The International Monetary Fund (IMF) has now opened up brashly. In fact, it has shown its real face much earlier than one could envisage. It persists on “immediate measures” for reducing the revenue-expenditure gap and fixing the cash bleeding energy sector. It disagreed to grant Pakistan’s humble request to further revise the stringent revenue target it has set forth for Pakistan for the ongoing fiscal year.
The Federal Board of Revenue (FBR) desired a further reduction in its revised target of Rs5, 238 billion but the IMF preferred to see the plan aimed at removing distortions and expanding the narrowed tax base on a permanent basis. The IMF, it is believed, insisted that, if the need arises, the government must take measures to correct the situation halfway instead of waiting for the worsening of the situation till the next fiscal year.
A couple of months ago, the Fund’s Executive Board allowed the FBR to reduce the target from Rs. 5.5 trillion to Rs. 5.238 trillion. If the Fund grants Pakistan’s request for further reduction in the revenue generation target, the question will be raised on IMF team’s credibility that within just a couple of months their projections related to FBR revenues have proved wrong. The IMF certainly wouldn’t like to take this blame on itself. On the other hand, if the FBR’s revised target remains intact at Rs. 5, 238 billion, it, as known to all and sundry, would be impossible for it to achieve. So, it is evident that both sides are caught in a Catch 22 situation.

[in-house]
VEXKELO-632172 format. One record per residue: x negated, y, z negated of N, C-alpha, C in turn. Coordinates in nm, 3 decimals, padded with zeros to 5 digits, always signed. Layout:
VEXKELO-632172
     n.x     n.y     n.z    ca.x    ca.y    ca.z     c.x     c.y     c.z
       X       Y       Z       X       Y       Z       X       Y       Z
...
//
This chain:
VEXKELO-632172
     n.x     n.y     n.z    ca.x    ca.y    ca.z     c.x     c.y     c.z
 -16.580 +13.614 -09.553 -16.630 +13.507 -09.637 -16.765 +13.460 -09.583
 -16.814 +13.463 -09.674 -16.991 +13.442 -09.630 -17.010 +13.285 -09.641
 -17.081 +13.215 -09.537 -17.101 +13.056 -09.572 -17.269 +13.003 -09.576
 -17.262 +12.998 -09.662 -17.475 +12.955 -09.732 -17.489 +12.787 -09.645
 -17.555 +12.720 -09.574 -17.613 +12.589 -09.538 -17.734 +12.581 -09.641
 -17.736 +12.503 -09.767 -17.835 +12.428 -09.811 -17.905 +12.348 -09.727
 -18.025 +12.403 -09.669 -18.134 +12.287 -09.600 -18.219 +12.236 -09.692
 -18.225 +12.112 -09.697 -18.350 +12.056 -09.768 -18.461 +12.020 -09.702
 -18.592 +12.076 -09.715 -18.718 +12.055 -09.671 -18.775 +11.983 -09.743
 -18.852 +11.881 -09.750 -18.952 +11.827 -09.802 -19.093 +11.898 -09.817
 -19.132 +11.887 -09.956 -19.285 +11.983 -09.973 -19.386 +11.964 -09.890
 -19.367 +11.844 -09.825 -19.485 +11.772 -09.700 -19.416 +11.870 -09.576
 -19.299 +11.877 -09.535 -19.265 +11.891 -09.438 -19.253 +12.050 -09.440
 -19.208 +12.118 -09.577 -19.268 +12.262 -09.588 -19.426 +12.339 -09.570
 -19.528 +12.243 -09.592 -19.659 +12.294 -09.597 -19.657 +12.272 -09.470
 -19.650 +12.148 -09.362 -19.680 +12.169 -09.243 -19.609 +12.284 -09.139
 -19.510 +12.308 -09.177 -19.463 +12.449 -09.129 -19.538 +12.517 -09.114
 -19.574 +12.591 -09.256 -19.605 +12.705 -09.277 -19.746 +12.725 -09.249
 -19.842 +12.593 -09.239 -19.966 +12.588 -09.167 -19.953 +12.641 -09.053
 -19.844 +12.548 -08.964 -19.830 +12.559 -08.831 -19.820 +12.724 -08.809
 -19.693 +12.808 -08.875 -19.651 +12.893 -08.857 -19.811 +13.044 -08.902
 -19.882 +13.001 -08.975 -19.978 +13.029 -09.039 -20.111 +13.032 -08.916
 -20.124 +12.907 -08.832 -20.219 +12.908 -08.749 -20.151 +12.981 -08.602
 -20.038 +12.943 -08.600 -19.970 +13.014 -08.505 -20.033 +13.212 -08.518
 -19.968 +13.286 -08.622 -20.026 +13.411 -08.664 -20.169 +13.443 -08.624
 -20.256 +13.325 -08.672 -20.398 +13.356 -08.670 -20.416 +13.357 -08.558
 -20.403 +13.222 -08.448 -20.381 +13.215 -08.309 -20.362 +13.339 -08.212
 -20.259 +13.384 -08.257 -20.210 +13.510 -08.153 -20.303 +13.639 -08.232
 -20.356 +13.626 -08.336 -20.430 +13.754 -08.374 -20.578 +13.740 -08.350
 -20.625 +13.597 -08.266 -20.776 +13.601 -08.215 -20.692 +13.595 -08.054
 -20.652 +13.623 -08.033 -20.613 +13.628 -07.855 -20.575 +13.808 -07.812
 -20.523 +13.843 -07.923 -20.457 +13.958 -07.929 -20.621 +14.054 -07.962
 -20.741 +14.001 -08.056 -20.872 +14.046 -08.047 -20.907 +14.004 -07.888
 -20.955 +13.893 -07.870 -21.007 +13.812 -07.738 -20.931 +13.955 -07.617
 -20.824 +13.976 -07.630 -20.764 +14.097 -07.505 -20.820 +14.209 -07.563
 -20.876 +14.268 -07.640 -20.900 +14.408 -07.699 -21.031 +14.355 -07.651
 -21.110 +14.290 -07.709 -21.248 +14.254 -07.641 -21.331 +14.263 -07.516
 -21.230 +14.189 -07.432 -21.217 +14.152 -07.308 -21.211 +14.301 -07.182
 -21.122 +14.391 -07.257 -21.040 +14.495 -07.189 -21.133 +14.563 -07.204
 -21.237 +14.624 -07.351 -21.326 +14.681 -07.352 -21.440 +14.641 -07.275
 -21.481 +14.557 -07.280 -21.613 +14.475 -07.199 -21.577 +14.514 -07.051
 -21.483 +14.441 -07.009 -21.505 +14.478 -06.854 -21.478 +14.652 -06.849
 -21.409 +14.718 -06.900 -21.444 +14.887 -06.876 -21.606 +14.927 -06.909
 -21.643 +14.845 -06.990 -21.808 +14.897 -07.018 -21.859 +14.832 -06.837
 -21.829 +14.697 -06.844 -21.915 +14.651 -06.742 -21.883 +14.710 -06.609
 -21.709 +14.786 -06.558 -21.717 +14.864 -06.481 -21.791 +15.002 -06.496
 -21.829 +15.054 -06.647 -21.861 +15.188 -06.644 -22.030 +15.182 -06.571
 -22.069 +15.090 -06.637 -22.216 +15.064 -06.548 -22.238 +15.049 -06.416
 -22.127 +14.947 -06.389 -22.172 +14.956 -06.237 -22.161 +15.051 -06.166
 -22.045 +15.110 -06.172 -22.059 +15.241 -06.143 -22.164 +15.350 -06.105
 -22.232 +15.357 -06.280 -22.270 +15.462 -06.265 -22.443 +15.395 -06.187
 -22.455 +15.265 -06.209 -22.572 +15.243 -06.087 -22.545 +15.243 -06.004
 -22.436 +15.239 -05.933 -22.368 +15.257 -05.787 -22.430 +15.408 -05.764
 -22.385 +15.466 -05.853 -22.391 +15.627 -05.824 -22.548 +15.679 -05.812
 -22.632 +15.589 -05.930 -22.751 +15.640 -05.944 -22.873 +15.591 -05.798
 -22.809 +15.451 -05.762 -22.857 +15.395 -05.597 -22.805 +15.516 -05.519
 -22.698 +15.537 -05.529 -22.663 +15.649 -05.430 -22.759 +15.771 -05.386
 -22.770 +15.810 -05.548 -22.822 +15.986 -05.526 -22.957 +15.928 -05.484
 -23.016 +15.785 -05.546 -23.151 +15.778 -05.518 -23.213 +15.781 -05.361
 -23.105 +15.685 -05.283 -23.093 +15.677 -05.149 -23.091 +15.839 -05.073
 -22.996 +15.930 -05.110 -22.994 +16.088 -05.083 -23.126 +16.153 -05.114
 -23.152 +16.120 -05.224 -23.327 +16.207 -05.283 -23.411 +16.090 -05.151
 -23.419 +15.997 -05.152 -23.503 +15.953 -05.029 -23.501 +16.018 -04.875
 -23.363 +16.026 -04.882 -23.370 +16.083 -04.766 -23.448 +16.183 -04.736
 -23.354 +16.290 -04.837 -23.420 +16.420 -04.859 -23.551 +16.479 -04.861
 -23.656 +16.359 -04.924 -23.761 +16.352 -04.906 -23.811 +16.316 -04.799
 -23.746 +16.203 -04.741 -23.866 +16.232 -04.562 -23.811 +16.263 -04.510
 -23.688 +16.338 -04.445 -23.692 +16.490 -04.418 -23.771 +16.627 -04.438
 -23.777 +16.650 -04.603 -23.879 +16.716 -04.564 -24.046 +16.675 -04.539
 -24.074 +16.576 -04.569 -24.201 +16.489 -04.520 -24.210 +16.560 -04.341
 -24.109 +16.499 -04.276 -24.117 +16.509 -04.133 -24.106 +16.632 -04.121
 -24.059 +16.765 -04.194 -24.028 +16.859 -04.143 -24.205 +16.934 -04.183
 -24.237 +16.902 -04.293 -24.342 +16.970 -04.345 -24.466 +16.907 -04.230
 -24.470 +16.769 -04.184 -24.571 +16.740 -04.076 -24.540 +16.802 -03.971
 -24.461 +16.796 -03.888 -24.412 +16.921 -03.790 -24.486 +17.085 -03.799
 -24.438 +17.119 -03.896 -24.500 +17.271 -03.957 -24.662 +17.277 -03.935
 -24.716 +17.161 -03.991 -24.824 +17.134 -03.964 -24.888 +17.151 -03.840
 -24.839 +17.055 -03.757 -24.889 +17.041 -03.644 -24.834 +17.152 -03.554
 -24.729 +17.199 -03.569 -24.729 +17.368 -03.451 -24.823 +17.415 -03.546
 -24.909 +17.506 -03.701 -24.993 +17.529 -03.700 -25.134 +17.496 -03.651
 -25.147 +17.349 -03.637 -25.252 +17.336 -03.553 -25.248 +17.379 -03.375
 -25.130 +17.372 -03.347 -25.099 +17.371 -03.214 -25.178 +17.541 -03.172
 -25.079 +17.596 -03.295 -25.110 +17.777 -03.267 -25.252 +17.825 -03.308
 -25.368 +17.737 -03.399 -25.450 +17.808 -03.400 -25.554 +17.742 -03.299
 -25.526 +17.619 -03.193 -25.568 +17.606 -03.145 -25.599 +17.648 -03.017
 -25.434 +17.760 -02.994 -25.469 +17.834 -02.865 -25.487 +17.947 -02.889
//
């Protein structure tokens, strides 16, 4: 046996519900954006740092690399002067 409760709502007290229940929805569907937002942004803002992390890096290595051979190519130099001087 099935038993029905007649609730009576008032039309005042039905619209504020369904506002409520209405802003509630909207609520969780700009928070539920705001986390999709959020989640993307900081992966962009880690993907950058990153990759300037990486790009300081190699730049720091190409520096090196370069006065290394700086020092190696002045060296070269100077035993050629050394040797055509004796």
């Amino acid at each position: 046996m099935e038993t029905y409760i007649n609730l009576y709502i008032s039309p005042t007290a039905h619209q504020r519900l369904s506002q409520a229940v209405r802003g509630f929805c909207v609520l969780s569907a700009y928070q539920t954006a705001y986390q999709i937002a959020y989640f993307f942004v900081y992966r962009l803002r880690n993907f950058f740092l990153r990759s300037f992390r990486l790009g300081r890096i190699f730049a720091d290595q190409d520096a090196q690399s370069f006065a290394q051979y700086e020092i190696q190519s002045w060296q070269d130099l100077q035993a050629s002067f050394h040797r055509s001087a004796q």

All the issues are unambiguously crucial and challenging for the incumbent Pakistan government. However, the most perturbing and inconceivable posture taken by the IMF is its blatantly asking Pakistan “to reduce its trade and commerce reliance on Beijing”, and look for other international options by signing free trade agreements with other countries too. One knew this was coming, and it has finally come. In fact, it has come much too earlier than one had expected. This issue, if looked at critically, exposes IMF’s intent to give a serious blow to the ongoing multi-billion dollar CPEC; a project that has been forecast to bring phenomenal economic boom not only to Pakistan but to the entire region.
Those who keep a close eye on international politics are fully aware of the fact that particularly the US and its steadfast cohort India have never been able to digest the idea of this gargantuan joint venture project between Pakistan and its time-tested friend China, right from its inception. They have been covertly building up strategies to pressurize Pakistan through different modes to massively, if not entirely, cut down on this vitally important development project. The fact of the matter is the detractors of Pakistan would have been much happier if it surrendered the project out-and-out.